The Steering Committee on Resident Selection examined a wide variety of interviewing techniques and processes from several institutions to gain an overview of diverse types of procedures. The interviewer should not be seduced by a flawless academic record. Rather, during the interview the surface must be scratched to expose distinct personality traits and candidates with broad interests. Ample time should be set aside for the interviews and the chief should plan an active role in the process.
Assessment of Cognitive Skills
A universal application called for National Board of Medical Examiners scores, college performance, election to honorary societies, preclinical course honors, clinical course honors, clerkship honors, selection to the Alpha Omega Alpha Honor Medical Society, published research, and the like. that the Committee believed the achievement of medical school honors and election to Alpha Omega Alpha correlated with successful performance on the part of residents. However, it was believed that to gather sufficient information about cognitive skills, it was necessary to examine the following areas: (1) Undergraduate education: academic records; election to special honor societies and general national honor societies, such as Phi Beta Kappa; scholarships, including merit scholarships; and status of undergraduate college, including the academic graduate school. Did the applicant attend graduate school? In what did he or she major? Did the applicant earn a degree? What was his or her score on the Graduate Record Examination? What was his or her performance in graduate school? Was the thesis successfully defended? Was the thesis published and, if so, in what publication? (2) Medical school: medical school admission test scores, class rank, number of honors, and election to Alpha Omega Alpha in the third or the senior year. Were any other honors achieved? What do the letters of recommendation say? Did the applicant take the National Board Examination? What were the scores in terms of percentile ranking in Part I? (3) Postgraduate year 1: If the applicant had a postgraduate year 1, what were the ratings of his or her knowledge base? What was the opinion of residents about the applicant? (4) Interview: An attempt should be made to document the cognitive skills during the interview process. The interviewer should cover questions about the work the applicant has done (for example, research on the thesis or in the laboratory).
Assessment of Motor Abilities
Surgeons have long struggled with ways to identify perceptual motor abilities. Little success has been achieved in developing standardized tests with predictive validity. Many anecdotes are offered about techniques for measuring motor abilities, including the actual sawing of a piece of wood into two pieces and creating a wooden cross in the presence of an interviewer. The assessment of such abilities is obviously important to the selection of a resident, and yet no satisfactory means have been identified to elucidate such abilities.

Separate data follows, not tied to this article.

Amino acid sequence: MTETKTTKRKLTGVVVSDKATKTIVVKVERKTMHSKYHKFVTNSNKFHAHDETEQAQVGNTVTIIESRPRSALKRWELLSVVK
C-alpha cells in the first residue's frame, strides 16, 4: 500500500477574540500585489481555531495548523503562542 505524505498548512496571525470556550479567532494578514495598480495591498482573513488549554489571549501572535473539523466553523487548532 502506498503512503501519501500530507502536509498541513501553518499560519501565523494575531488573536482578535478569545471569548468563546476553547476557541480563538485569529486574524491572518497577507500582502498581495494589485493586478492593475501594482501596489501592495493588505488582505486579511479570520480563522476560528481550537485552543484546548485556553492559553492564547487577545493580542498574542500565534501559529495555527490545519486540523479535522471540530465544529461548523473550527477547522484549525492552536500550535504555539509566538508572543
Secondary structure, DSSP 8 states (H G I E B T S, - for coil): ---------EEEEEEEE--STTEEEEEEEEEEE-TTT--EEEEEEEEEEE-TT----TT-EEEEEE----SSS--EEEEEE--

Dental school educators recognized the importance of technical skills and made a major attempt at assessing manual dexterity by a dental aptitude test. The first measure of manual dexterity was the chalk carving test, but this was found to have only a modest relationship with performance in preclinical technical courses. Since 1972, a perceptual motor ability test (a paper and pencil test) has replaced the chalk carving test.3 However, this test has been criticized for its inability to measure true manual dexterity.3 Other tests of technical ability have been proposed and administered by some dental schools. These include the wax carving test and the California Performance Test, which consists of clay modeling and wax and plaster carving ability tests.1 Most recently, a prototype dental dexterity test was developed; the pilot testings were promising for predicting a student's ability to successfully complete relevant preclinical and clinical courses in dentistry.4 However, no such tests have been developed for orthopaedics.
In an attempt to evaluate perceptual motor abilities, a pilot study was conducted by the Steering Committee on Resident Selection using the perceptual motor ability pen and pencil test as used by the dentists.1 Two overriding problems emerged from the study. The first is that the instructions, although directed to the program director, were turned over to other individuals without also sharing the explanations and rationale of the study. The second aspect of the study that proved to be a major stumbling block was the inability of most evaluators to separate overall resident performance from surgical skills. Some earlier experiences in this area led the examiner to believe that this would be a problem no matter how painstaking the explanations. The fact that such a situation existed was reinforced by follow-up letters to program directors asking for explanations of why someone had scored poorly on the test yet had been rated rather highly in terms of overall surgical skills.1 One chairperson stated, “I really don't know why he didn't do better; he always scores in the 90th percentile on the Orthopaedics In-Training Examination and is one of our best residents.”